The Federal Reserve, President Trump and Congress have come up with $6 trillion in stimulus and relief programs to help the economy.
Stock market investors are cheering and not many are talking about the long-term risks from all the new borrowing.
Prudent investors ought to take a look at segmented money flows before making any buying or selling decisions.
Segmented money flows are like an X-ray of stocks — they see under the surface.
Let’s explore with the help of two charts.
Please click here for an annotated chart of the SPDR Dow Jones Industrial Average ETF DIA, +5.73%, which tracks the Dow Jones Industrial Average DJIA, +5.48%. For the sake of transparency, this chart was previously published and no changes have been made.
Please click here for a chart showing segmented money flows in 11 popular technology stocks. Money flows are based on algorithms created at the Arora Report.
Note the following:
• The first is a monthly chart giving investors a long-term perspective.
• Consider looking at the second chart in the context of the long-term perspective given by the first chart.
• The first chart shows the support-resistance zone and “mother of support zones.” For more details, please click here.
• The second chart shows that smart money flows are mildly positive for shares of Amazon AMZN, -1.12%, Intel INTC, +1.39% and Microsoft MSFT, +2.12%. The smart money is professional investors such as fund managers and institutions.
• The second chart shows that Alibaba BABA, +4.65% is the most interesting among this group of 11 technology stocks because smart money flows are mildly positive but momentum crowd money flows are negative. The momentum crowd is regular investors chasing stocks that have posted big returns.
• Short-squeeze flows are extremely positive for Netflix, AMD and Nvidia.
• The second chart also shows “risk-adjusted rankings” and “non-risk adjusted rankings” of the 11 popular stocks in this volatile stock market.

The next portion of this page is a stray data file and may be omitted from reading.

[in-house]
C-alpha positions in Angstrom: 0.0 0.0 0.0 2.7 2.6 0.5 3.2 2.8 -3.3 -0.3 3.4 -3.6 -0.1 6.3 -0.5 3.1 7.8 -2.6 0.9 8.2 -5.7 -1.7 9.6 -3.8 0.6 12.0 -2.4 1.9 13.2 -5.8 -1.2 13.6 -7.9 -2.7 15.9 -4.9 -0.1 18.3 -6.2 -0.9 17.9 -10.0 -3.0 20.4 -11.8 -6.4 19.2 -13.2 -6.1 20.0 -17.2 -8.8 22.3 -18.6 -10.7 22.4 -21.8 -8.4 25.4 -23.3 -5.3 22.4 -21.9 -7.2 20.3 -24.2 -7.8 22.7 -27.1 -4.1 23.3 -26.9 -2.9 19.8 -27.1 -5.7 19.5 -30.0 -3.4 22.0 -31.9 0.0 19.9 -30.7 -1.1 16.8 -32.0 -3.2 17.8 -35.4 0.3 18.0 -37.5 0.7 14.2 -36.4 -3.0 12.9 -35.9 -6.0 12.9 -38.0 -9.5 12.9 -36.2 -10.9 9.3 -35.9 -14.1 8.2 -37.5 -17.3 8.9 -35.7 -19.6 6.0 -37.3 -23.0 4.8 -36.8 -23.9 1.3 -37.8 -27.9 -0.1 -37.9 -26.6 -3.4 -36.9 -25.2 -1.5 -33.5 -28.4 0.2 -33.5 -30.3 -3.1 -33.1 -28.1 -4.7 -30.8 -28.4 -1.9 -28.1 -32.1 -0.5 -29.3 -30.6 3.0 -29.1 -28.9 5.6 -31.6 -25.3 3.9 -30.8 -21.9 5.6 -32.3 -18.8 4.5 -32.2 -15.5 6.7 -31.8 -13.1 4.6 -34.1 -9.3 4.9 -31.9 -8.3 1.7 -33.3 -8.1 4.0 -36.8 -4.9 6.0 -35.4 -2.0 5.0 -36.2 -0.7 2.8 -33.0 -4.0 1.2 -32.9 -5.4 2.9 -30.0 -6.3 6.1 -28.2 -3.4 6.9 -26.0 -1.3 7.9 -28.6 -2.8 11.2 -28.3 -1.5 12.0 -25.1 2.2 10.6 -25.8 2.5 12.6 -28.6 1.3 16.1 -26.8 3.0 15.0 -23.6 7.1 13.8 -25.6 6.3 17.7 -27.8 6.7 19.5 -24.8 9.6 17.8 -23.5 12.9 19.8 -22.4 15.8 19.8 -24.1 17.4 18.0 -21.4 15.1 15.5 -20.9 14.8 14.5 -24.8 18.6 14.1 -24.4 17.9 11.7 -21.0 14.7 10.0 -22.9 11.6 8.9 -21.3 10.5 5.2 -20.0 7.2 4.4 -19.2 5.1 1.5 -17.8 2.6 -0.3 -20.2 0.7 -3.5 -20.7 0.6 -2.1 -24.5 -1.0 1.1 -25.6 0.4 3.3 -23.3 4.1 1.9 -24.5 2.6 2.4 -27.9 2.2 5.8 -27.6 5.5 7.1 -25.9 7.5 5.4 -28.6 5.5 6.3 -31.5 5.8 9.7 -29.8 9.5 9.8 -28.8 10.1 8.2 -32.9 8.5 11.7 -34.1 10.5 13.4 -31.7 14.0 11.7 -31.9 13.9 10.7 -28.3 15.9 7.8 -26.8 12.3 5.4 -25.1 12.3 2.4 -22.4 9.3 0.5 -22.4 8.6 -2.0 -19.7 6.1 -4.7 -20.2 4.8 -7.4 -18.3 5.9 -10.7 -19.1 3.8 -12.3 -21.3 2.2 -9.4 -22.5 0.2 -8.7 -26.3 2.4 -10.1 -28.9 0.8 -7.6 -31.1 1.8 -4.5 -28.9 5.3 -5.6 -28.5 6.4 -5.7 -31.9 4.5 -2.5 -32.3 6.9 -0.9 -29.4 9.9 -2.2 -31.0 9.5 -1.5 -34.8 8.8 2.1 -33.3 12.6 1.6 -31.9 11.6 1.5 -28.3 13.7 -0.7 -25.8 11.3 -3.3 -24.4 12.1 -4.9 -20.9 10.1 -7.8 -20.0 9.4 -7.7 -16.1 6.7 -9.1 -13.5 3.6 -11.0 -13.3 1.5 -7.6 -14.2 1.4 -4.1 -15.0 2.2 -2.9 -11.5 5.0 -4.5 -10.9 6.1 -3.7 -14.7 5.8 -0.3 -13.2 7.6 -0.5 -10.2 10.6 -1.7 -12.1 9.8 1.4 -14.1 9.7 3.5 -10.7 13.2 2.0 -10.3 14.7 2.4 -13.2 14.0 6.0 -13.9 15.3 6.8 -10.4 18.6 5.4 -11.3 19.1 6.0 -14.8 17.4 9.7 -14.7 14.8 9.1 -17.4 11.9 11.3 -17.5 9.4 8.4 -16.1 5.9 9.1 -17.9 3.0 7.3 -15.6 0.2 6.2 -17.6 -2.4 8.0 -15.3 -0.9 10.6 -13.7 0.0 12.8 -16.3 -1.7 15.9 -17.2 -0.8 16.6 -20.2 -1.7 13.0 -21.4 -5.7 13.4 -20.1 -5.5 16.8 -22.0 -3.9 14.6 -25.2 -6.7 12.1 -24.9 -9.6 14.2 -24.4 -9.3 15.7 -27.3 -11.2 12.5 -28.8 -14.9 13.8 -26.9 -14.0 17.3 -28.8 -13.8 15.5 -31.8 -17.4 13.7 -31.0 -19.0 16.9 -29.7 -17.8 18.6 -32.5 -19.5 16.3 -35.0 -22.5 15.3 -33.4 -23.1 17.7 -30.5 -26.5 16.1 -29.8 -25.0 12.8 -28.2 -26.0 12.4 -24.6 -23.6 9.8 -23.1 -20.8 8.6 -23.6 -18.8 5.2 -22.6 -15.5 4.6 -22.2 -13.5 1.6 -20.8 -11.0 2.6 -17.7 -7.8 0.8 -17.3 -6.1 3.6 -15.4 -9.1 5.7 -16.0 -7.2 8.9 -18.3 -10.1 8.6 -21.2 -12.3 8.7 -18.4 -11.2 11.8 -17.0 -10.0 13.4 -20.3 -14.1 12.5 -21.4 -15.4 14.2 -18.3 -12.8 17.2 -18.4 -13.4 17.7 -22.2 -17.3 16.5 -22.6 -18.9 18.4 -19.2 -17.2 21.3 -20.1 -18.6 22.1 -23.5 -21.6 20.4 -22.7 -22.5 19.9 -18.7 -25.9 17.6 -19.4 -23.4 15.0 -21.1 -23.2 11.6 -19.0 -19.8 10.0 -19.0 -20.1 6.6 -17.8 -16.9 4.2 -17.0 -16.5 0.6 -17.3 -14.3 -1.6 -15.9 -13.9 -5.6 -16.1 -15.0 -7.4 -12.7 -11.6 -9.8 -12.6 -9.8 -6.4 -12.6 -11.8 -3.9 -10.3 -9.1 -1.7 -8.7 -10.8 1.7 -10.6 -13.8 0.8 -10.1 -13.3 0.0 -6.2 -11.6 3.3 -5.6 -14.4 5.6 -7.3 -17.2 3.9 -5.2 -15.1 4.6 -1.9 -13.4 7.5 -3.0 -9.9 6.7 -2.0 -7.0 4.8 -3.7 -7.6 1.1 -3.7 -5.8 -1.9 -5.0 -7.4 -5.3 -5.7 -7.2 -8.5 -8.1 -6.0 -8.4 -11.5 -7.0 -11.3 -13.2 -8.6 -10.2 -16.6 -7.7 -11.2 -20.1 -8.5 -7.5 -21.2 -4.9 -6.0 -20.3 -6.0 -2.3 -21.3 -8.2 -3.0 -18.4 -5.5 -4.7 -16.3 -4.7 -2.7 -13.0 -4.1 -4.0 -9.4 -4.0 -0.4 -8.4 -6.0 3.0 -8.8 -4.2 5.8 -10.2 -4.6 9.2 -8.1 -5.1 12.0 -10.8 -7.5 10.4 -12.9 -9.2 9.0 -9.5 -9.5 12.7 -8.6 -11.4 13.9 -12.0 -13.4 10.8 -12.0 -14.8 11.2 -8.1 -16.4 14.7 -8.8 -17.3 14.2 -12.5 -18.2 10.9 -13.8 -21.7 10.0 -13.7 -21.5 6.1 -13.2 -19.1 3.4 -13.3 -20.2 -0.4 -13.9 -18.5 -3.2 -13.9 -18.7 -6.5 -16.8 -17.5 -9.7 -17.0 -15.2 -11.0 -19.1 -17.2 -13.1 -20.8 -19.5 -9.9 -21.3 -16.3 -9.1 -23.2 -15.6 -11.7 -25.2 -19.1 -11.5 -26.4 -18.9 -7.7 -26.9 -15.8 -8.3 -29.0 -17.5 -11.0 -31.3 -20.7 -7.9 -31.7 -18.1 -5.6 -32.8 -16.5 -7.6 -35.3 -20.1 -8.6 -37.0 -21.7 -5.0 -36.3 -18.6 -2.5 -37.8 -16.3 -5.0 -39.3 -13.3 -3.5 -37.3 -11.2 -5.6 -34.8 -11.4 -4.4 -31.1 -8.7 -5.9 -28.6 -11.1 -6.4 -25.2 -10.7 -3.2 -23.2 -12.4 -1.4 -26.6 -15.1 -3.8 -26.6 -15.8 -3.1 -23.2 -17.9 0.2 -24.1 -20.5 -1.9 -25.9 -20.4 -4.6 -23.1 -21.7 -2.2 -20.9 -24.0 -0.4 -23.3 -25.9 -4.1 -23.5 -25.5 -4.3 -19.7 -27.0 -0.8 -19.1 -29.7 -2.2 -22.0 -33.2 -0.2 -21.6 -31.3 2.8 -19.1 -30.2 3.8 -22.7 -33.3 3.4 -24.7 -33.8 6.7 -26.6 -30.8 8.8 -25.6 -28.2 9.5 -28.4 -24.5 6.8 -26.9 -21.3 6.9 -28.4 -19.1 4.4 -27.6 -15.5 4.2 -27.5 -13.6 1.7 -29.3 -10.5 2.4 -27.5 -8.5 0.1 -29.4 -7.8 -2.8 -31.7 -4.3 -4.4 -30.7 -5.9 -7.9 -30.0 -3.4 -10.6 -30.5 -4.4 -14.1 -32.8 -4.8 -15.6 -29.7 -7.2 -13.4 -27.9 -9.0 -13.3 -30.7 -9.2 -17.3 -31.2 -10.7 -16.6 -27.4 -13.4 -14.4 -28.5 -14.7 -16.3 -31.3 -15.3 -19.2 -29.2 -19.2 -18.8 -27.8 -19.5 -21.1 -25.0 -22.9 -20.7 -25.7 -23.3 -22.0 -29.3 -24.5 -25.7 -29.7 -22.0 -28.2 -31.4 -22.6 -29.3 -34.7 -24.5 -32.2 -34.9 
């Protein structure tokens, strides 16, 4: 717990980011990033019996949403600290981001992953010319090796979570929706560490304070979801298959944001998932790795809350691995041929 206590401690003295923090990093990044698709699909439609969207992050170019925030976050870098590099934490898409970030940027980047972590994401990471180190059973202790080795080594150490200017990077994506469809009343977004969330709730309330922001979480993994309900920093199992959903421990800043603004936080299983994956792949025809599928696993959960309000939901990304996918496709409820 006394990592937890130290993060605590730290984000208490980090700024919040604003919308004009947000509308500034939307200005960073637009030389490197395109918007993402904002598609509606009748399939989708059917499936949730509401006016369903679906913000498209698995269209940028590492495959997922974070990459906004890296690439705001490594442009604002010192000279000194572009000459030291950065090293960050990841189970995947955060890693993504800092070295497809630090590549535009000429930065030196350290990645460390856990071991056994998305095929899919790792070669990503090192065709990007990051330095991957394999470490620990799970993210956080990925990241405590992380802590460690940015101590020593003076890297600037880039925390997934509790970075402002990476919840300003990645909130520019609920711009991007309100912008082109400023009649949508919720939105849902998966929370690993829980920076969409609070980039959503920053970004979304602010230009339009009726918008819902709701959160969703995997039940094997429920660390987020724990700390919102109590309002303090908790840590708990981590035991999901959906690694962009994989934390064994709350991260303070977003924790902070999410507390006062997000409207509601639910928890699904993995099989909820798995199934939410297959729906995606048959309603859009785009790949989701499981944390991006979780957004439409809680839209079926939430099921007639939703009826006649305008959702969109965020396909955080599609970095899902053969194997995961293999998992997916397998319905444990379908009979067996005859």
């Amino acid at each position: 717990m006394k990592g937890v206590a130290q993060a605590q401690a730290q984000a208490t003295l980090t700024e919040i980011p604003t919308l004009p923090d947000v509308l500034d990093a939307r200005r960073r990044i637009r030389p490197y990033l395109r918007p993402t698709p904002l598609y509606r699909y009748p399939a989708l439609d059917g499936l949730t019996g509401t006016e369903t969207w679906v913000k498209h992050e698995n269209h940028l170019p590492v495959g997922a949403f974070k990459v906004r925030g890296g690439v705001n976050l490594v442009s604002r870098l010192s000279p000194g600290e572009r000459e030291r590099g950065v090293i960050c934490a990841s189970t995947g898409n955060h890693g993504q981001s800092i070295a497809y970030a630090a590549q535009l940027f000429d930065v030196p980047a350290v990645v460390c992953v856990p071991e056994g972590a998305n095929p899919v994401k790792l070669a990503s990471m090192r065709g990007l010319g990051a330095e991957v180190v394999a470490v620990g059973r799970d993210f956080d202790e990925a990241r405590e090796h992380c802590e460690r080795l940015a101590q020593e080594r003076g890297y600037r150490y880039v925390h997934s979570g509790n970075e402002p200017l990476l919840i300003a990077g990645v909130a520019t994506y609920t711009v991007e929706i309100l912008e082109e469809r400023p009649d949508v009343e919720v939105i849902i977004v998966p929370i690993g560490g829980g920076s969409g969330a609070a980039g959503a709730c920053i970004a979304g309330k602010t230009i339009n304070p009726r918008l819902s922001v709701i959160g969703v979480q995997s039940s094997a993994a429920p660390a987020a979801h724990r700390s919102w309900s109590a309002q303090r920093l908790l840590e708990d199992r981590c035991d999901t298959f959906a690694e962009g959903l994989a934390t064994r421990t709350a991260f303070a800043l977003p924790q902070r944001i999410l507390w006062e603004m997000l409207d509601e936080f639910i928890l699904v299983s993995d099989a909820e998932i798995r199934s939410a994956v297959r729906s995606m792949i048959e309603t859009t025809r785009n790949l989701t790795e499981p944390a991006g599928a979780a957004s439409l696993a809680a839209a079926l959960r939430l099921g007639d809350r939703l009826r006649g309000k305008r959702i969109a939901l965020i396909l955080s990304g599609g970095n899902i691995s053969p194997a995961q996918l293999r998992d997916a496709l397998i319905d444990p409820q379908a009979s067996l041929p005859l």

The chart shows money flow data for short-squeezes in 11 popular tech stocks.
A short-squeeze occurs when short-sellers either panic or are compelled to buy to cover shares that were previously sold short. This leads to a lot of artificial buying that is not based on fundamentals.
A trigger for a short-squeeze can be even slightly good news.
The chart also shows the relative rankings of the 11 popular tech stocks. These rankings are based on the six screens of the ZYX Change Method. (Please click here to learn about the six screens.)
Risk-adjusted rankings are more useful for medium- and long-term positions. Non-risk-adjusted rankings are more useful for short-term or trade-around positions.
It is time to nibble stocks and ETFs that are in the buy zones, provided you meet the protection criteria with the understanding that the probability is about 65% that the rally will fail. To learn about protection criteria, please see “Stock market investors are asking ‘should I buy or sell?’ Here’s how to decide.”
Where is the bottom?
The question about the stock market I am being asked most often is: “Where is the bottom in this stock market?” Opinions are a dime a dozen. To learn about an easy, objective way that all investors can use, please see “Stock market opinions abound — here’s an objective way to tell when the market bottoms.”
Disclosure: Subscribers to The Arora Report may have positions in the securities mentioned in this article or may take positions at any time. Nigam Arora is an investor, engineer and nuclear physicist by background who has founded two Inc. 500 fastest-growing companies. He is the founder of The Arora Report, which publishes four newsletters. Nigam can be reached at Nigam@TheAroraReport.com.